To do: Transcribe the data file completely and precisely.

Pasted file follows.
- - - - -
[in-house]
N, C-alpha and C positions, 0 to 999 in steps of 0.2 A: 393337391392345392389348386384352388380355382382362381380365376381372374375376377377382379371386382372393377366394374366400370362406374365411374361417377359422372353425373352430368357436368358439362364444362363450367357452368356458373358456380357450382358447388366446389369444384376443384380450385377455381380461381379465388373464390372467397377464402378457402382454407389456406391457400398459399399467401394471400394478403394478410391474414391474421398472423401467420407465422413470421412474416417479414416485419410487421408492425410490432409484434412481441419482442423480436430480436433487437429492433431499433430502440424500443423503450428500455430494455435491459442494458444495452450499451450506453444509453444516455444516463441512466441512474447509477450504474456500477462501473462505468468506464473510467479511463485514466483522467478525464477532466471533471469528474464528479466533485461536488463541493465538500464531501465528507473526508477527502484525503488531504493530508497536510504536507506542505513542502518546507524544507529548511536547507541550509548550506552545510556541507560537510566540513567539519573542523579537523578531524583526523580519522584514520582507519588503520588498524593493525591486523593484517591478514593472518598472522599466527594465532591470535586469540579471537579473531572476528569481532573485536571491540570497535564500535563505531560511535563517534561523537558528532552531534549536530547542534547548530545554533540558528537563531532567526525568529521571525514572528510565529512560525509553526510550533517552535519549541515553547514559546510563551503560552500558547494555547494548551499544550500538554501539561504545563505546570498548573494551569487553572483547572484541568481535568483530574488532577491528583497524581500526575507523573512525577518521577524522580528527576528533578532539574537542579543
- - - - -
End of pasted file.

[in-house]
N, C-alpha and C positions, 0 to 999 in steps of 0.2 A: 393337391392345392389348386384352388380355382382362381380365376381372374375376377377382379371386382372393377366394374366400370362406374365411374361417377359422372353425373352430368357436368358439362364444362363450367357452368356458373358456380357450382358447388366446389369444384376443384380450385377455381380461381379465388373464390372467397377464402378457402382454407389456406391457400398459399399467401394471400394478403394478410391474414391474421398472423401467420407465422413470421412474416417479414416485419410487421408492425410490432409484434412481441419482442423480436430480436433487437429492433431499433430502440424500443423503450428500455430494455435491459442494458444495452450499451450506453444509453444516455444516463441512466441512474447509477450504474456500477462501473462505468468506464473510467479511463485514466483522467478525464477532466471533471469528474464528479466533485461536488463541493465538500464531501465528507473526508477527502484525503488531504493530508497536510504536507506542505513542502518546507524544507529548511536547507541550509548550506552545510556541507560537510566540513567539519573542523579537523578531524583526523580519522584514520582507519588503520588498524593493525591486523593484517591478514593472518598472522599466527594465532591470535586469540579471537579473531572476528569481532573485536571491540570497535564500535563505531560511535563517534561523537558528532552531534549536530547542534547548530545554533540558528537563531532567526525568529521571525514572528510565529512560525509553526510550533517552535519549541515553547514559546510563551503560552500558547494555547494548551499544550500538554501539561504545563505546570498548573494551569487553572483547572484541568481535568483530574488532577491528583497524581500526575507523573512525577518521577524522580528527576528533578532539574537542579543